As local law enforcement and campus counselors will also adjust with the campus SaVE Act requirements, representation from the South Dakota Board of Regents Student Federation said the changes ahead are ultimately about making every student, staff, faculty member and visitor more comfortable on campus.
“The biggest problem is (students) are not aware of the outlets they have to get help for sexual assault,” said senior Dennis Smith, Executive Director of the SDBOR Student Federation.
Current resources and procedures
As the university pursues new means to educate students and staff in accordance the SaVE Act, assistance to student victims of reported sexual assaults can fall at times to the UPD and Student Counseling Center.
“UPD and the Counseling Center work together on various types of incidents, with sexual assault being one that could definitely bring us together,” said Sgt. William Manger of the UPD, in an email to The Volante.
Manger said for the most part though, UPD only is forwarded reports if counselors gain authorization of the client, over the age of 18, to allow the report. Otherwise, the counselor is bound by client-patient confidentiality.
Counselors, who are mandatory reporters, fill out weekly tracking forms, where they enter crimes like sexual assaults, and their reported location and date, said Lauren Schuur, coordinator of prevention services for the Student Counseling Center.
“But we don’t use names if the person is 18 or over,” Schuur said, who also works with Vermillion’s Sexual Assault Response Team.
The data is then sent on to “university hierarchy,” to track where attacks are occurring and what can be done.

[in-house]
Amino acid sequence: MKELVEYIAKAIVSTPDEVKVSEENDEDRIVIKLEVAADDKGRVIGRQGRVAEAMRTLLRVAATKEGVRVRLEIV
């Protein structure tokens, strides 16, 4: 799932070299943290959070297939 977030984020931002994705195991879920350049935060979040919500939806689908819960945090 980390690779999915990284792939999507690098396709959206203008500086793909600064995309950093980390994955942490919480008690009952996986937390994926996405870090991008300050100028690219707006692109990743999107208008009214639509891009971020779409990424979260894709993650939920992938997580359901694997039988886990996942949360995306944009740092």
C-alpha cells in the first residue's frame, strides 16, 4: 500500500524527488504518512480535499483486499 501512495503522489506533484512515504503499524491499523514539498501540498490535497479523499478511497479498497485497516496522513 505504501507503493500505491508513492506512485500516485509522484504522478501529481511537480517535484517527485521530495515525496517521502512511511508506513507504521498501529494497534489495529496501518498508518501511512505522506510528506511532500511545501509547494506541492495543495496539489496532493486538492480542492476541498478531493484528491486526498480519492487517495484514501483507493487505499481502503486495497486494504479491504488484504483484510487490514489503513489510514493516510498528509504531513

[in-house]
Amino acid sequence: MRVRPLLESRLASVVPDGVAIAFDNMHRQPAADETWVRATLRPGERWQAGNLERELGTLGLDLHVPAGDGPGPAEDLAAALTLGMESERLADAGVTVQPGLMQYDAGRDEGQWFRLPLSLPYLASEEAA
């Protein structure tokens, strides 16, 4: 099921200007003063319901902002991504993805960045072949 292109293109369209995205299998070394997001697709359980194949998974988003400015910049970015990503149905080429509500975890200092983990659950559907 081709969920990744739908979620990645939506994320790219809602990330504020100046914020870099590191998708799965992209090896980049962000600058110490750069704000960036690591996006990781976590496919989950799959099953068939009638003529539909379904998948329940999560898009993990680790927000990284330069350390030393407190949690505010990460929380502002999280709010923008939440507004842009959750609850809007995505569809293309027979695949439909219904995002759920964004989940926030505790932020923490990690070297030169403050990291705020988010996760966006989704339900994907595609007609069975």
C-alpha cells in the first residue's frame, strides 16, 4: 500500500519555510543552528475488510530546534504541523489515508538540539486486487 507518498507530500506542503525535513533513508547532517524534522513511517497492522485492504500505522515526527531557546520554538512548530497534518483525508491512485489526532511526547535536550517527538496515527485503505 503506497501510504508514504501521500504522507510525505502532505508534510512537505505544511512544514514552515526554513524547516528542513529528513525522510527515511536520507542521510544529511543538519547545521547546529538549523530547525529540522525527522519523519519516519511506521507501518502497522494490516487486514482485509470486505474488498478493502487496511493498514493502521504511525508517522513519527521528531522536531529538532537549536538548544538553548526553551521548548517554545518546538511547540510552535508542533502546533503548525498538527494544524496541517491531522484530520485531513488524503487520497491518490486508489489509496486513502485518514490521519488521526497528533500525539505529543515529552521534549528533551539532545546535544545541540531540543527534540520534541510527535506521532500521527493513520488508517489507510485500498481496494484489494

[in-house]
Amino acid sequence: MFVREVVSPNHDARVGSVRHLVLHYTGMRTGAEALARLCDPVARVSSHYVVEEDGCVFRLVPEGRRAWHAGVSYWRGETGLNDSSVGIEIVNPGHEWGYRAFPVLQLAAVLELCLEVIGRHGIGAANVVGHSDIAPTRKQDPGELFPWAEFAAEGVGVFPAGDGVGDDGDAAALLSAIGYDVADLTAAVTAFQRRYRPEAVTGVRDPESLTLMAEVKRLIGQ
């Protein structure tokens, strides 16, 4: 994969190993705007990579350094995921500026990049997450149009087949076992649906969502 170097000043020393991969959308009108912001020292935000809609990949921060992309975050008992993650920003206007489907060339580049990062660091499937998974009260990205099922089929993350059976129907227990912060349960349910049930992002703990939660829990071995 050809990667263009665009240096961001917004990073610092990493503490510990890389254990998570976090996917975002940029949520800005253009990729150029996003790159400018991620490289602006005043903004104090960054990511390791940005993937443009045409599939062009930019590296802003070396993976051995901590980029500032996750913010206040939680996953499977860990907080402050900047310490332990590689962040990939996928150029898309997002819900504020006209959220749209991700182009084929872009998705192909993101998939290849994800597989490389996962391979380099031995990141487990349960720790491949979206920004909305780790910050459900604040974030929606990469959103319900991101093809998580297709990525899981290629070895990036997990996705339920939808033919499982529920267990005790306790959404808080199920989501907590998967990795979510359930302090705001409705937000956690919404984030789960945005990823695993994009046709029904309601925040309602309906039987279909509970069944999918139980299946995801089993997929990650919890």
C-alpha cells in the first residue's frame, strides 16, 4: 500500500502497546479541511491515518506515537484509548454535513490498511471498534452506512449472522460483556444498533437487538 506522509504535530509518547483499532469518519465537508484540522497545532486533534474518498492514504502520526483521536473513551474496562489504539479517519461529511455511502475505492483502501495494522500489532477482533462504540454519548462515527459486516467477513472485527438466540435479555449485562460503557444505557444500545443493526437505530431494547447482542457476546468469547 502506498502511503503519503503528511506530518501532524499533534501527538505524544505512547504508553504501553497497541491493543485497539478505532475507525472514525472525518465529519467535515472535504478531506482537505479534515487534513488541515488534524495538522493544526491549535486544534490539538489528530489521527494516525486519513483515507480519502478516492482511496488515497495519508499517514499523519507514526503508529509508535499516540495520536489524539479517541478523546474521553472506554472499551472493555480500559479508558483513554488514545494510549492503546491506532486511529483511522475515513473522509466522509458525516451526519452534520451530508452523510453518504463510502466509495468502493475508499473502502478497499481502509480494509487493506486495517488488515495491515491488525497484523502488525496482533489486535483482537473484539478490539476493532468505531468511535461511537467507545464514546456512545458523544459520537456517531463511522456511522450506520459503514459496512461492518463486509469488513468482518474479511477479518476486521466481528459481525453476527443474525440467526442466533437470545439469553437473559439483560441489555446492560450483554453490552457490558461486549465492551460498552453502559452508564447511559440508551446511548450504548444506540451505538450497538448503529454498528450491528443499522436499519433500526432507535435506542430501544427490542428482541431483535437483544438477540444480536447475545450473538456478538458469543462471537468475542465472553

For reported sexual assaults on campus that are reported to the UPD, initial response consists of ensuring the safety of the victim and then the scene will be secured for evidentiary reasons, Manger said. The responding officer is required to contact supervisor who will then contact a VPD detective to begin an investigation as quickly as possible.
“This allows them to start getting statements from victims and the collection of evidence,” he said. “It also allows them to obtain the necessary information from the victim in an attempt to limit any additional trauma to them from repeated questioning.”
With cases of sexual assault of a female victim, Manger said UPD has one sworn female officer, while VPD has a female patrol officer, detective and supervisor. Victims, he said, will have the option available to speak to a female officer, but the officer on duty will be the initial response for the sake of the person’s safety.
If anyone believes they have been sexually assaulted, Manger said first and foremost, they need to contact law enforcement.
“Even if there has been a lapse in time, the incident should still be reported and there is the possibility of evidence still being present, but with the evidence being so fragile and deteriorating quickly due to its biological nature, the more time that passes, the more likely the evidence will disappear,” he said.
If you want to speak out about your experience with sexual violence at USD, contact Volante reporter Megan Card at [email protected].